Each inspection is expected to take an inspector three days with the GP’s role covering the day-long practice visit only.
As well as this overall rating the CQC is consulting on giving separate ratings for particular groups of patients.
“When I first started looking at this I thought it might be okay to say something is outstanding, but the feedback from a number of GPs we have spoken to is actually they quite like the idea of having it more granular. So, if you were in Eastbourne, which is mostly elderly you would want to be a practice that was good for the elderly,” he says.
But the trick of how to get feedback from various patients is yet to be cracked. At the moment Field is considering public meetings.
If a practice is identified as having poor care it then falls to the CCG and NHS England’s area teams to help improve it.
The model is that the CQC’s senior manager will work with CCGs, which have a legal responsibility to improve care, and the area team which also has a similar duty as the GP contract holder.
“This is not just about the standards. GPs fail for a number of reasons. It can be attitude, it can be [personal] health, it can be a lack of investment. We will get a feel for what is happening across a CCG area. We are not a campaigning organisation at all. And we are not the improvement organisation.
“CCGs have a responsibility; they have access to NHS Improving Quality, but also individual practices and the individual GP has a responsibility,” he says.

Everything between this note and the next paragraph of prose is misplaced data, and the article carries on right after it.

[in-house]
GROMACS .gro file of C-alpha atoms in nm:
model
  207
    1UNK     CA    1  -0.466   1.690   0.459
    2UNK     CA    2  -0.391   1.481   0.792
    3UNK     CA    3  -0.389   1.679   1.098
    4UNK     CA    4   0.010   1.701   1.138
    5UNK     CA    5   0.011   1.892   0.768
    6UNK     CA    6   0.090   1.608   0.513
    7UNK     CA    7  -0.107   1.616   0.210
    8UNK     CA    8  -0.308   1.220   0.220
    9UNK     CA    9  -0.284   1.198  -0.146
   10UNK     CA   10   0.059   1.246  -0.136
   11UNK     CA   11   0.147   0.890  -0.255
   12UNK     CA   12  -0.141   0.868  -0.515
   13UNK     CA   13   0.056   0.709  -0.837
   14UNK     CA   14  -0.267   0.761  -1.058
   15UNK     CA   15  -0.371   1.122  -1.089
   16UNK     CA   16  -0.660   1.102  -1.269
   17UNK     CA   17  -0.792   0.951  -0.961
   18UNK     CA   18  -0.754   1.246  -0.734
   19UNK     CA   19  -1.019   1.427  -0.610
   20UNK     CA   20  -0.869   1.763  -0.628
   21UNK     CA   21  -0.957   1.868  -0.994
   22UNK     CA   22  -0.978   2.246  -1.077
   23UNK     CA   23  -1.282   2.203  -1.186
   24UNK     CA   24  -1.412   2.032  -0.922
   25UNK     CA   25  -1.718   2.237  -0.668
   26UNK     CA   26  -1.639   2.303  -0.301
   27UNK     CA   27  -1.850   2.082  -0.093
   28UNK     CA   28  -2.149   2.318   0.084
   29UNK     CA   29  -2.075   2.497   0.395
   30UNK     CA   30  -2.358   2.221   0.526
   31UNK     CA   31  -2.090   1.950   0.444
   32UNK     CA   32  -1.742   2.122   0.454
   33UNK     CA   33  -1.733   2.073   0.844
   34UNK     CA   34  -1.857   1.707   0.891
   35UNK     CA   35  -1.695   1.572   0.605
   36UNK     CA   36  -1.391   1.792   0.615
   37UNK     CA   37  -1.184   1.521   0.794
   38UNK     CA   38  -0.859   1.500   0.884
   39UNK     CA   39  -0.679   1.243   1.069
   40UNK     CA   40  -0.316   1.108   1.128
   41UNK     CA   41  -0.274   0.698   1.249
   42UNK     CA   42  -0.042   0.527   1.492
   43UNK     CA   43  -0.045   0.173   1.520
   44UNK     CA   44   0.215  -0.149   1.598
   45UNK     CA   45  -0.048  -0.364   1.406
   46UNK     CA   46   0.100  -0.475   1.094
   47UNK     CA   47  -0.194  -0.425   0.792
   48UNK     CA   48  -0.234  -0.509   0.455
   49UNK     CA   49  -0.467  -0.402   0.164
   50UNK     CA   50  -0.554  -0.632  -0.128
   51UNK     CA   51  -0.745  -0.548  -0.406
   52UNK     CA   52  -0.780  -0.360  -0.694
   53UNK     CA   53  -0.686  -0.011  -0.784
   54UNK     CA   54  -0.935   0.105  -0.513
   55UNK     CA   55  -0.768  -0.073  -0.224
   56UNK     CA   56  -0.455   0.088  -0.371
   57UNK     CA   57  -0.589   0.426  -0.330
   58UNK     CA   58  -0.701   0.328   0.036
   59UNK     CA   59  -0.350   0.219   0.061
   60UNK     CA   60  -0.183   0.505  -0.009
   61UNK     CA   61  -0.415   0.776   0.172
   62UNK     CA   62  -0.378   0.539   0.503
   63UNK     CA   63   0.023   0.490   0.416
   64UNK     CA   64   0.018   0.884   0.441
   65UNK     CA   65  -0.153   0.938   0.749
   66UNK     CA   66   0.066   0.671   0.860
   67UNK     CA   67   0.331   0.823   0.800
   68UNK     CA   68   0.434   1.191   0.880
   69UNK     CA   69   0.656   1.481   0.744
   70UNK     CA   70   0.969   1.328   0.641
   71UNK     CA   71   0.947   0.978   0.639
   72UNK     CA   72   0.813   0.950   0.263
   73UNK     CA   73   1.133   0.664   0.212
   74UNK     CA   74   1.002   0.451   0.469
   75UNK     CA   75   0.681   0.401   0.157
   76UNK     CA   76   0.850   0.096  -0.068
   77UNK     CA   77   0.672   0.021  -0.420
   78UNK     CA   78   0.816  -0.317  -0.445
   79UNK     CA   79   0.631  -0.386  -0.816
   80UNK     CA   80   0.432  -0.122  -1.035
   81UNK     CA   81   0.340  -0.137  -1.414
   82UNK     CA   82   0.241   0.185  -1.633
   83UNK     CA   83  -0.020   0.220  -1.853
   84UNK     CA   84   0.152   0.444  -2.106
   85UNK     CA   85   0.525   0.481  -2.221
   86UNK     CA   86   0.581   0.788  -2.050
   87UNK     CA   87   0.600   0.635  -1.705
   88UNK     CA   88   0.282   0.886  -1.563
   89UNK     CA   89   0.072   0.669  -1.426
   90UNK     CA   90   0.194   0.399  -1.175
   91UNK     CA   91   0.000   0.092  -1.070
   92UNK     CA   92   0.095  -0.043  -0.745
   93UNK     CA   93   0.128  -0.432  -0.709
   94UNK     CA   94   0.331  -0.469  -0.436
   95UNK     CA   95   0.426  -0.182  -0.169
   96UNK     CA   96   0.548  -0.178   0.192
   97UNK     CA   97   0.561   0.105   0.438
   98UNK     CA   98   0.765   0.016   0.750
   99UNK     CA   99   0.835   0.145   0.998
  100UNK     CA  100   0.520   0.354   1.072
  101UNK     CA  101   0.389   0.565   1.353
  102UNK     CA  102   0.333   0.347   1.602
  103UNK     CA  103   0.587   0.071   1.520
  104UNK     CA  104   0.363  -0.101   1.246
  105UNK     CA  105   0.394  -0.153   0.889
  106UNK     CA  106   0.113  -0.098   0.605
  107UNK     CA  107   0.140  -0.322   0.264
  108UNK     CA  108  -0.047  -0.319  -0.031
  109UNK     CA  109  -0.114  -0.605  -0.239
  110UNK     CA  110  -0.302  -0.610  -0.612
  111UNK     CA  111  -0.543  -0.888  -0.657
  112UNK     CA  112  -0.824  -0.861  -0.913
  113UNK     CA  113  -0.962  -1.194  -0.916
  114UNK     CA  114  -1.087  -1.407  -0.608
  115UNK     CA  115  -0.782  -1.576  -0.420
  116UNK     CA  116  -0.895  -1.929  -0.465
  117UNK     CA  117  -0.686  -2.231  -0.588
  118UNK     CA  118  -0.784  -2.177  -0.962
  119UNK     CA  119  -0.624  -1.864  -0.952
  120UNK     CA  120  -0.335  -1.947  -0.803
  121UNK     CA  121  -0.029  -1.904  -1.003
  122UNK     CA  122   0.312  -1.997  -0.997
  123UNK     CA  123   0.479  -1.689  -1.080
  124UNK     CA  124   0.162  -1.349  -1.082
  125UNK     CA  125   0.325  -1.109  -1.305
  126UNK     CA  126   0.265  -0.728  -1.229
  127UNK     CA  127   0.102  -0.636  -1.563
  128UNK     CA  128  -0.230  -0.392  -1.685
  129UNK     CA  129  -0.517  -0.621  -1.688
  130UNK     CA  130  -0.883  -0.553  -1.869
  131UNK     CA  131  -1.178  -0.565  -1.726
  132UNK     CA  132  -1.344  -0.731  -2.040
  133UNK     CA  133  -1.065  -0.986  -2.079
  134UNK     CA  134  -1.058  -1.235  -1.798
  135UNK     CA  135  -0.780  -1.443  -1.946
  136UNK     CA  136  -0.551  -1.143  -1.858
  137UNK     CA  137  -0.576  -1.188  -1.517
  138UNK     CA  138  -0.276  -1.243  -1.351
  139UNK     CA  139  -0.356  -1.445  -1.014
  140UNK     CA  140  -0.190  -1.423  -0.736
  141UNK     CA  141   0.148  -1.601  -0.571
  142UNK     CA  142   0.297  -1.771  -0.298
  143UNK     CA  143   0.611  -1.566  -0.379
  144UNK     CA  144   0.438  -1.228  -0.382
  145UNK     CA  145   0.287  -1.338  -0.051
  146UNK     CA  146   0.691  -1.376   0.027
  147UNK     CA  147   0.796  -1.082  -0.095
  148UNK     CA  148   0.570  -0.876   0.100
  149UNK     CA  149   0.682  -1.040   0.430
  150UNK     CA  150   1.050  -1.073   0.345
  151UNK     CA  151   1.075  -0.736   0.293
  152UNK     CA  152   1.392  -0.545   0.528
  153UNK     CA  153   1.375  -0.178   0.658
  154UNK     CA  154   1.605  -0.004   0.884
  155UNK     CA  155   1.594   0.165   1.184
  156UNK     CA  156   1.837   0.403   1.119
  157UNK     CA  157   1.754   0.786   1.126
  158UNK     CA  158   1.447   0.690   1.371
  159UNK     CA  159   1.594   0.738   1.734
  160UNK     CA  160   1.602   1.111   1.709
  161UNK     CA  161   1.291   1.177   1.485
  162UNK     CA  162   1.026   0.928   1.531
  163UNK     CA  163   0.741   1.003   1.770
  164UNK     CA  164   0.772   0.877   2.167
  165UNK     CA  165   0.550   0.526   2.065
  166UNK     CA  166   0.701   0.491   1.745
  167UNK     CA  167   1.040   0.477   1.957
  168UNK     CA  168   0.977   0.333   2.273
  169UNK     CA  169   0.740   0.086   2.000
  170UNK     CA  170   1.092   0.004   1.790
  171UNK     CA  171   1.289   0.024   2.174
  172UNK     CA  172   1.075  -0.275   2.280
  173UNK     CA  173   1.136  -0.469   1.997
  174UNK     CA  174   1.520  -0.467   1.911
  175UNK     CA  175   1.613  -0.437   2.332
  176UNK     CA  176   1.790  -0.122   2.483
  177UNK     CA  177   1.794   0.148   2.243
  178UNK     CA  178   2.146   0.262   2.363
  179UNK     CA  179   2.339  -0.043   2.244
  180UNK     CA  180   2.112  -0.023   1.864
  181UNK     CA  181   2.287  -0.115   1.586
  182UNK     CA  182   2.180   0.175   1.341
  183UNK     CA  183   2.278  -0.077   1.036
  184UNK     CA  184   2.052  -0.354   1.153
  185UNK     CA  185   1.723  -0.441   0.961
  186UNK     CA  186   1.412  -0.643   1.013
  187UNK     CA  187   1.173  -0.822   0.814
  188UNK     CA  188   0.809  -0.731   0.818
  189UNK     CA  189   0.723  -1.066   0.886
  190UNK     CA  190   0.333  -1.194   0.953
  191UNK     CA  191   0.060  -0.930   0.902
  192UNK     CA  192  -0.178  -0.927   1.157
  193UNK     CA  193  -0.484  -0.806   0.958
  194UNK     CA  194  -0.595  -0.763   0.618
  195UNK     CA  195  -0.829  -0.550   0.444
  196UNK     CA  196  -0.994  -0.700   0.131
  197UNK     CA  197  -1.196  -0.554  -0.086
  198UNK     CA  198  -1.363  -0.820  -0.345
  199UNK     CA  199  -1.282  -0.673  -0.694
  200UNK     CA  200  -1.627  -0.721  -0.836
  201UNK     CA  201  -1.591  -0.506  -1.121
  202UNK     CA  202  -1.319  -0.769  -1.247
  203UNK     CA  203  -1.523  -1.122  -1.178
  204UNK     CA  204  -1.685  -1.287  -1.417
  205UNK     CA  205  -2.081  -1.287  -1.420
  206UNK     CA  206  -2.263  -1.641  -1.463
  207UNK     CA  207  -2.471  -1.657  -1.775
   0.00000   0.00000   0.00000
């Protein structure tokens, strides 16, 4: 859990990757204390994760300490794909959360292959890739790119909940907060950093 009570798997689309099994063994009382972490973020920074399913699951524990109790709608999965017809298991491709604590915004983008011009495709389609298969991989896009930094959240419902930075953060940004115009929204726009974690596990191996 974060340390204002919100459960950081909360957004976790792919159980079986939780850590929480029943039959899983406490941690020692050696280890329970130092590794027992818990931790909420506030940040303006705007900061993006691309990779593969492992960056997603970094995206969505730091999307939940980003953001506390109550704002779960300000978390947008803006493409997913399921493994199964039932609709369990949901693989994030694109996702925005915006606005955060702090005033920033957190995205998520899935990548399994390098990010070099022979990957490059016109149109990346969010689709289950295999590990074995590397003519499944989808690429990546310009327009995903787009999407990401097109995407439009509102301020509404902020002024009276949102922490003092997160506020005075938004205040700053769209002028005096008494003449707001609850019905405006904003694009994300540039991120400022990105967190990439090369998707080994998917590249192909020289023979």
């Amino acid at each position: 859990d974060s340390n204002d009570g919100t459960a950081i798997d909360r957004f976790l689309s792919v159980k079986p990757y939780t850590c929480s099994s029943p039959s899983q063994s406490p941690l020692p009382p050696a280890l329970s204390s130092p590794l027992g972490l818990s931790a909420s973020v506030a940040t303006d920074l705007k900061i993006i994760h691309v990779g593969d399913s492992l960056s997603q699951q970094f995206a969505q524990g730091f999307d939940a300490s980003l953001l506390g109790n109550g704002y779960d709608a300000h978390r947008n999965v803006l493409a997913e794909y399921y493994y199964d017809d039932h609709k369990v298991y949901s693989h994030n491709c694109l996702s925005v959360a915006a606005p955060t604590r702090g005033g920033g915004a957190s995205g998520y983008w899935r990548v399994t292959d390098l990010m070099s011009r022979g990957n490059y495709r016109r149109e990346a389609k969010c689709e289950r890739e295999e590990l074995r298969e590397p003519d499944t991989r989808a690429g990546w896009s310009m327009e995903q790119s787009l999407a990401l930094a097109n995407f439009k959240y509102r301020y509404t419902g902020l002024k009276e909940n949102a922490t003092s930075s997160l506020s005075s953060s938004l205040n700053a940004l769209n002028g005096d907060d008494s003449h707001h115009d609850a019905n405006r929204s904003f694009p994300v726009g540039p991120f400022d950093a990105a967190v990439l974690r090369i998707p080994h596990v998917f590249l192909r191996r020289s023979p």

Field points to Tower Hamlets as a good example as they invested in federations of practices as well as “sorting” out the poor practices.
“People want and need us to do something, but also they want an independent scrutiny to say, ‘This is outstanding,’,” he says.
Notice of an upcoming inspection is also likely to be increased from the current 48 hours.
“My feeling at the moment is that we should give more notice. The reason behind that is, from the point of view of a practising GP, I understand the disruption; a big team coming for a day in the practice, even one that is my size of practice, which has less than 8,000 patients, would be hugely disruptive.
“We are not trying to catch people out. So I think we should give notice. It certainly will be more than the 48 hours which are given at the moment. I think you need to know at least the week before … However, if we hear of serious things, we will go without notice, and if we want to review a practice we will go without notice.”
Access is an ever-present problem in general practice and while Field says, “It isn’t something that we will inspect on” he qualifies it by adding that “if you want to be an outstanding practice” you need to be ‘responsive and well led’, which may mean giving seven day access.
“Now, it might be in an area where patients do not want seven days; it might be like my practice, where it is very difficult because we haven’t got the staff to manage that.
“But it is also about out-of-hours because if you had a shared medical record and you had access to a GP and they had the record, that is actually starting to move towards a more seven-day service for your patients. But, no, we do not expect every practice to open Saturdays and Sundays; I believe that what we will do is move to either federated practices, with practices working together, or to bigger practices... but I do not think we have the right, the role or the responsibility to dictate the model.”
The CQC has the power to suspend a practice’s registration to the CQC, meaning it cannot operate. In extreme circumstances it may prosecute but Field reassures that primary care need not fear. “People are scared at the moment, but they do not need to be scared of what we are doing,” he says.
This article was originally published in The Commissioning Review.